Posts Tagged ‘half gauge loom’

I’ve been thinking that I want a different way to do the kitchner stitch. It’s probably most efficient to do it on knitting needles, but I always seem to mess that up (plus I seem to have an aversion to doing any knitting related tasks with needles). When I started making socks, I couldn’t find any detailed instructions on doing the Kitchner right on the loom. I did however find a video on making socks on an antique sock machine that had a method that worked for me. After turning the toe, you knit a couple rows in scrap yarn, then took the sock off the machine (or loom in my case). Then using a tapestry needle you just stitched the two ends together, using the stitches made with the scrap yarn as a guide.

I love the results. You really cannot see or feel the graft on either side of the work. BUT it just seems like I’m doing too many extra steps. Recently I saw a nice video by Kristen from Goodknit Kisses. She was showing how you could graft right on the loom and the results looked really nice. The only thing was that she was grafting a headband knit in garter and I wondered if it would still look seamless in stockinette.

Well, I was almost finished a sock and I was away from home without any scrap yarn, so I figured, “what the hay!” The results were pretty good, but not quite invisible. This was due in part from user error. I think I twisted a few of the threads. More importantly though, I could FEEL the seam even in the areas of the join that LOOKED fine.  If you’ve ever dealt with a child with sensory issues, you may know why this matters, lol. There was a noticeable rige on the inside of the seam.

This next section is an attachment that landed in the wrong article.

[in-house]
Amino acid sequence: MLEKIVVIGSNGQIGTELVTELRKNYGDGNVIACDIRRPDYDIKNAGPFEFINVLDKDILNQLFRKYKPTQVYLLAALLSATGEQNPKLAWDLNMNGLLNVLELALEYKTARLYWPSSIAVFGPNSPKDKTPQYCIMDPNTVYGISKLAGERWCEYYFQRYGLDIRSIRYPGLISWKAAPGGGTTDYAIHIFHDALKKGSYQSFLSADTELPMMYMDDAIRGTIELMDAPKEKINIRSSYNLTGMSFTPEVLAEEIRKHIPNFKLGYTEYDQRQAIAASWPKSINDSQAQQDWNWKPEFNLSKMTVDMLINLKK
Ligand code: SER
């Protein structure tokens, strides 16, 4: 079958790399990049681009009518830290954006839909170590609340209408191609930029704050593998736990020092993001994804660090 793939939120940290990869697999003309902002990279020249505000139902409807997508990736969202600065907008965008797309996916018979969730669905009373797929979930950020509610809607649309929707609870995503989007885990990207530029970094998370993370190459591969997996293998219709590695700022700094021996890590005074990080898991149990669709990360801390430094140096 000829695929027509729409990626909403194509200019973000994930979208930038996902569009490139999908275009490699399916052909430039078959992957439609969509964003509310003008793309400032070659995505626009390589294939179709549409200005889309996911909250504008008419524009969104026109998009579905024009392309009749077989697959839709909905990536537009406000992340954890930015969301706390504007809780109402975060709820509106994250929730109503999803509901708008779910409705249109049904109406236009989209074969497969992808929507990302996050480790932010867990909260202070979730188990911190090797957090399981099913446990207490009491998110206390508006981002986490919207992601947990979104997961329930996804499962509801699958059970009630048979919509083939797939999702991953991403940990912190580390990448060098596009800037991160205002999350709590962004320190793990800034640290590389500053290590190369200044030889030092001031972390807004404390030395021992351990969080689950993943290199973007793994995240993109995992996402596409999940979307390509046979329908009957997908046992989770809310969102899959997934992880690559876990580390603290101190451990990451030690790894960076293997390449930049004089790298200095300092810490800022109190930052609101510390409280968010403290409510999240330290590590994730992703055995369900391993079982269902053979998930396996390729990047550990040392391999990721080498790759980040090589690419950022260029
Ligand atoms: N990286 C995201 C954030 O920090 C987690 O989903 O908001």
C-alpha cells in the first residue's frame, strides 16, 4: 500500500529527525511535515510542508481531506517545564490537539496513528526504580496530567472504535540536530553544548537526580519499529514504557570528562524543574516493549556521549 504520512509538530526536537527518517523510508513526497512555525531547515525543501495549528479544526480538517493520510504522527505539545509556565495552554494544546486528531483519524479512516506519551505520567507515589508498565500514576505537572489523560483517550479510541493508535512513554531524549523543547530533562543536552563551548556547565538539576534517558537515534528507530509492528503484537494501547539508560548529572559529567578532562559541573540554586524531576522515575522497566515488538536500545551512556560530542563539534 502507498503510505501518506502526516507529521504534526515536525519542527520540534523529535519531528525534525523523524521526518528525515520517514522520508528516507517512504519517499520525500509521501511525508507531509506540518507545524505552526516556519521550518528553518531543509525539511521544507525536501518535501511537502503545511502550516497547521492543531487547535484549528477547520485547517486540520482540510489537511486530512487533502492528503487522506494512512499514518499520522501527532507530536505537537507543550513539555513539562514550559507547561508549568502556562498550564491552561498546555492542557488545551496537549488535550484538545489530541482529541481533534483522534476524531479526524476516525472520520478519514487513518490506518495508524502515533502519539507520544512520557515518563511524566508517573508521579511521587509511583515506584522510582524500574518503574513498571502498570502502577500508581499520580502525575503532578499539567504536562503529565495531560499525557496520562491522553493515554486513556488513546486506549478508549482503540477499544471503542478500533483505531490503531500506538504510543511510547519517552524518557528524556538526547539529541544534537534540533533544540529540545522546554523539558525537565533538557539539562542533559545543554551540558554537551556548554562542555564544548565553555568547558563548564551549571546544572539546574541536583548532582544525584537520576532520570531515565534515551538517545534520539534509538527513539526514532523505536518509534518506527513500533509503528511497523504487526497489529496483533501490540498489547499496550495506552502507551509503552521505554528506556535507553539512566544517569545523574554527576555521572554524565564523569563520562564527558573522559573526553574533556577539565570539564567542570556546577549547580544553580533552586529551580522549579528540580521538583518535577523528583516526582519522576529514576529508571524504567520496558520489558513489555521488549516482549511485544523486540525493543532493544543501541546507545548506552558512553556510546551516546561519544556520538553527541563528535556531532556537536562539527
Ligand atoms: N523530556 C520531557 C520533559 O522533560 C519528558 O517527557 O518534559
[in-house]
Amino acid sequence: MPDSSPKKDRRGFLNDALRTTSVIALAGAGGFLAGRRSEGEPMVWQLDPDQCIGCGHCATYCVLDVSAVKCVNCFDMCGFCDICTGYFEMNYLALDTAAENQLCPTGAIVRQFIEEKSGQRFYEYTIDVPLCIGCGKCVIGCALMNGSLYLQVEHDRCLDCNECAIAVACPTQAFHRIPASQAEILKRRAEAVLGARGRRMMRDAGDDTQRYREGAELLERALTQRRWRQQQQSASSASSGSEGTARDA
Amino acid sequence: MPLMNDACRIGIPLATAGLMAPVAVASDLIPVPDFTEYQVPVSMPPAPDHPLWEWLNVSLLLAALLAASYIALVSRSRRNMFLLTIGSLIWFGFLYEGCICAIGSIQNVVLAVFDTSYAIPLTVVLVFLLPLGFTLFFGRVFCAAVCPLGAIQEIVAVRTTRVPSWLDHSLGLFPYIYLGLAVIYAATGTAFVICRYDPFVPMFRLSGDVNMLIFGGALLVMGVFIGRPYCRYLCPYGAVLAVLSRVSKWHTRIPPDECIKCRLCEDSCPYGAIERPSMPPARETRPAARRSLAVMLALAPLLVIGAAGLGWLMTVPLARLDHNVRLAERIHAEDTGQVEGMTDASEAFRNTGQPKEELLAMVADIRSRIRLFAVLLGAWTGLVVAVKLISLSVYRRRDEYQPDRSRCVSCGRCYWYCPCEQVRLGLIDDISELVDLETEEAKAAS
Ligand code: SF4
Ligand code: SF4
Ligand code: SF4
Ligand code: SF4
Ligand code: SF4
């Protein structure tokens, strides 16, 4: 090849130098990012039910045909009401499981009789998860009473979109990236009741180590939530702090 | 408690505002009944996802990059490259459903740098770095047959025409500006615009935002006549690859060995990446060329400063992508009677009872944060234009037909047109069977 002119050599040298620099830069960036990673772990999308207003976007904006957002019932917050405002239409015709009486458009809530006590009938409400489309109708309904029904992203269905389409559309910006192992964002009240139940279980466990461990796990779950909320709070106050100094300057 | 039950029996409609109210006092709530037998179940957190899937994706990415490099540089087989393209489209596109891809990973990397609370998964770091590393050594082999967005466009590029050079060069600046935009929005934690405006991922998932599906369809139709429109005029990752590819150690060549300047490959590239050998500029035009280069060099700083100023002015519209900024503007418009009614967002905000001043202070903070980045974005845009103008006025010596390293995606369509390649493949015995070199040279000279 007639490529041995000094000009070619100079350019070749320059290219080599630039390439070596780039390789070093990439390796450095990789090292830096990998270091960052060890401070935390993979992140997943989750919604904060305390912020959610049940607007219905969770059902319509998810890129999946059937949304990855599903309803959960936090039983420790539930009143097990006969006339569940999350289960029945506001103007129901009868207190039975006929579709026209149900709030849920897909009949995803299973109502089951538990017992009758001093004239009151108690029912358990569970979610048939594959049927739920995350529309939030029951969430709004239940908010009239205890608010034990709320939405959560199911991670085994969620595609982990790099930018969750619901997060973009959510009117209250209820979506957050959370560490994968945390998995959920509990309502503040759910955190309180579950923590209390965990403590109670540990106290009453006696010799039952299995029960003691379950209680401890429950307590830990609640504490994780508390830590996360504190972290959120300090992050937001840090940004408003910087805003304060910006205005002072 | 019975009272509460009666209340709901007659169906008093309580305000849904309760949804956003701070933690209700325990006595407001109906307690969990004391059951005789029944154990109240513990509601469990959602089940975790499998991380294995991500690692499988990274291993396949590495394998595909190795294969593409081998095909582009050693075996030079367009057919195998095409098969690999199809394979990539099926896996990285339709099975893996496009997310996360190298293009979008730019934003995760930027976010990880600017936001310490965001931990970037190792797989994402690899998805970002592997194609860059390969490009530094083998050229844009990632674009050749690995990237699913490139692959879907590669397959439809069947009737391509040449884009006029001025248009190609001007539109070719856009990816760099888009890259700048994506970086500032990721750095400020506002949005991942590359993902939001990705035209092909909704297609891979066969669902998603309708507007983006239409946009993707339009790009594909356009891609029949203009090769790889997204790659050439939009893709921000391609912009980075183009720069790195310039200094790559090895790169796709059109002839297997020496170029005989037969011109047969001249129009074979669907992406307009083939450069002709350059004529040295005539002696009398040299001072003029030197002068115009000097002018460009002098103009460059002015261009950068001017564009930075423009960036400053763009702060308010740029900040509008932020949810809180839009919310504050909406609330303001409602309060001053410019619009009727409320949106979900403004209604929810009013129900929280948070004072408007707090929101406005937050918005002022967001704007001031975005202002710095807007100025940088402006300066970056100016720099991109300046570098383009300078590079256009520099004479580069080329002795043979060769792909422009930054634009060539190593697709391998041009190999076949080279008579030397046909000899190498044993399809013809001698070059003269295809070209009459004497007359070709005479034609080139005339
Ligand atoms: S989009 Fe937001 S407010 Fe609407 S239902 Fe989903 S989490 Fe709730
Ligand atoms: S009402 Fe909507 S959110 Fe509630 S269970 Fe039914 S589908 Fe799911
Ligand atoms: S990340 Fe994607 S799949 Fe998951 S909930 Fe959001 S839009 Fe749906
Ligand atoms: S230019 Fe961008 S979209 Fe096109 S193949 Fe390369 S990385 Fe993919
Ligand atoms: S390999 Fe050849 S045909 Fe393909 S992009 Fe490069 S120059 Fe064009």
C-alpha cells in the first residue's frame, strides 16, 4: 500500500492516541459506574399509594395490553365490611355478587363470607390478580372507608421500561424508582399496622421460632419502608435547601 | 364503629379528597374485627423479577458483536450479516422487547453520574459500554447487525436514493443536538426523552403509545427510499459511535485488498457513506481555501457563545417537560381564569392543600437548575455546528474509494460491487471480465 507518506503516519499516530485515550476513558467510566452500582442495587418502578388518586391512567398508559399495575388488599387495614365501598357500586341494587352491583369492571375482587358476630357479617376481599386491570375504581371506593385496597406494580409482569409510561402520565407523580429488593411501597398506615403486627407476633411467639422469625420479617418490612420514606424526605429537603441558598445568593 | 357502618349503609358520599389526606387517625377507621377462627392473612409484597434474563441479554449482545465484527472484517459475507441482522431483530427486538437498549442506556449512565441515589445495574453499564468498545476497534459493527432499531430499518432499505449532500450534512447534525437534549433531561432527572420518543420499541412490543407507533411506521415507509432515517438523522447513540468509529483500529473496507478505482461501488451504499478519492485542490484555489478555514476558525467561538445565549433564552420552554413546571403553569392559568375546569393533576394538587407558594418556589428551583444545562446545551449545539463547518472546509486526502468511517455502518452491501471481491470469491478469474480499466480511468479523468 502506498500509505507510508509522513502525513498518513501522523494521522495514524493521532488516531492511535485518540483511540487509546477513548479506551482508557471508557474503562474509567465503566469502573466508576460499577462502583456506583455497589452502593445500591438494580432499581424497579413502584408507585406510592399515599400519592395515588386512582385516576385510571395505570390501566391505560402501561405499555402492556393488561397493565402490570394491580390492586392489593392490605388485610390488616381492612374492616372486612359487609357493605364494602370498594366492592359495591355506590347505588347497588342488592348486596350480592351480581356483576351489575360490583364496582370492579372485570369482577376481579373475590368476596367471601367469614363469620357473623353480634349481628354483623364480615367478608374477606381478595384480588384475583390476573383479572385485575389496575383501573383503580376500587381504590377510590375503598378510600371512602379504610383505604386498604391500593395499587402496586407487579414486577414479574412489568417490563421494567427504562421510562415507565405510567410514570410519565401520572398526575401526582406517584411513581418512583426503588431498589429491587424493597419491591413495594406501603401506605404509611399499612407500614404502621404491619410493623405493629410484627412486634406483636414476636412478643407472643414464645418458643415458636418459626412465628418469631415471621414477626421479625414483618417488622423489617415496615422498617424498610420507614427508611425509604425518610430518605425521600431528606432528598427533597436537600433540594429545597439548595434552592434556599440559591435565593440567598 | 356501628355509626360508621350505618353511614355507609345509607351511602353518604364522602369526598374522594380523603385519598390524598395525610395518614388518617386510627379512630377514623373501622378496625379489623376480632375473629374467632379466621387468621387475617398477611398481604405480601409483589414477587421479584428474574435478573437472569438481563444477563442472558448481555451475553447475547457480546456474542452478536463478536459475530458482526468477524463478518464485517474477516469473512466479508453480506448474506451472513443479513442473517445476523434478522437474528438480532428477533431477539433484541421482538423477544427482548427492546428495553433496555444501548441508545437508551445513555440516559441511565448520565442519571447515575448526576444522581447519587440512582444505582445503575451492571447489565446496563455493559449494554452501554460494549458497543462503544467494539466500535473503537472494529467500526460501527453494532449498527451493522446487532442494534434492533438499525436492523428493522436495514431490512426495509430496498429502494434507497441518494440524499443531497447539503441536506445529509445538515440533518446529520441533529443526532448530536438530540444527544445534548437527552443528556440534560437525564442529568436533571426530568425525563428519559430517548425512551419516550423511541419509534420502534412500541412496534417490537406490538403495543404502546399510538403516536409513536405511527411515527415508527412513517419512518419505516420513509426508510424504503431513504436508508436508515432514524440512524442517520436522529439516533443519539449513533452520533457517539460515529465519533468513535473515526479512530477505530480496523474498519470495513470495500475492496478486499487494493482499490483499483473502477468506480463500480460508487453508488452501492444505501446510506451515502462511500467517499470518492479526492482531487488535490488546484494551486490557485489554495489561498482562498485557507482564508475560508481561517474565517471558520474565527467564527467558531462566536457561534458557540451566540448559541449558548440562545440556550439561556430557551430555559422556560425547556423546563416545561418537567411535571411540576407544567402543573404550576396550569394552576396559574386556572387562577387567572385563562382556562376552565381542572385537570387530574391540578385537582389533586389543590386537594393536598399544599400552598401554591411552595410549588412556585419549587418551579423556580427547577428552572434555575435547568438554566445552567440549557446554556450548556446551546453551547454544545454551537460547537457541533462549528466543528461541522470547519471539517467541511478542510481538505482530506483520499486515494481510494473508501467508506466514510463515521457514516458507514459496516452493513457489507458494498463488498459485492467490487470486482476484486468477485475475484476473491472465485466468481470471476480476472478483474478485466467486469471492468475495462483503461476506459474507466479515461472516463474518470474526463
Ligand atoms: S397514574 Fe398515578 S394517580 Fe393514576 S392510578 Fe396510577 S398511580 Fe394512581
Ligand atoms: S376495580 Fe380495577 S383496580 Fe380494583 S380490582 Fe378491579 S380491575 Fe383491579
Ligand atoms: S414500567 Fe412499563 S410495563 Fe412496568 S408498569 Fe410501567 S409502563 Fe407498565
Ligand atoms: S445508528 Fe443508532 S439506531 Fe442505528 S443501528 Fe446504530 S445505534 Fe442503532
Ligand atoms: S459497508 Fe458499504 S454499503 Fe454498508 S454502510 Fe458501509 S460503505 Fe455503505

Now I know this one sock done in in a busy community center full of distractions is NOT the best way to judge a technique, but it is enough to spark an experiment. My hypothesis is that the method I tried probalby makes a pretty invisible seam for garter stitch (like the piece in the video), but is less effective for stockinette and I think I know why! It may have to do with the original needle technique and the different perspective loomers have from needle knitters. Stay tuned. I’ll be swatching over the next few weeks and taking pictures. Will my hypothesis be supported by the preponderence of the swatch evidence? Can I find another method and have comfy socks?  We will see…..

PS If I take a bit too long posting the next installment, it’s probable because I am swamped getting ready for the Maryland Sheep and Wool Festival (first weekend in May). I’ll be in Barn 5 with the Baltimore County Wool Producers. Feel free to stop by and say hello!


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When I started my sweater, I knew that I wanted to add border stitches to lessen rolling.  So I knit 10 rows of moss stitch along the bottom of the body panel and 3 rows of moss stitch on the sleeve edge.  The top of the sleeve, which forms the neckline, got 5 rows of single ribbing. 

Well, the edges didn’t roll, but they poofed terribly and turned under.  And I really just didn’t like the ribbing.  What to do?staggered moss edge

I decided to try an experiment.  What would happen if I alternated 5-6 stitches of moss with 5-6 of stockinette?  Well the stockinette and the moss sections seem to counter-balance each other.  So no rolling OR turning under.  And much less poofiness since half the stitches are still stockinette.  I think  I like the look.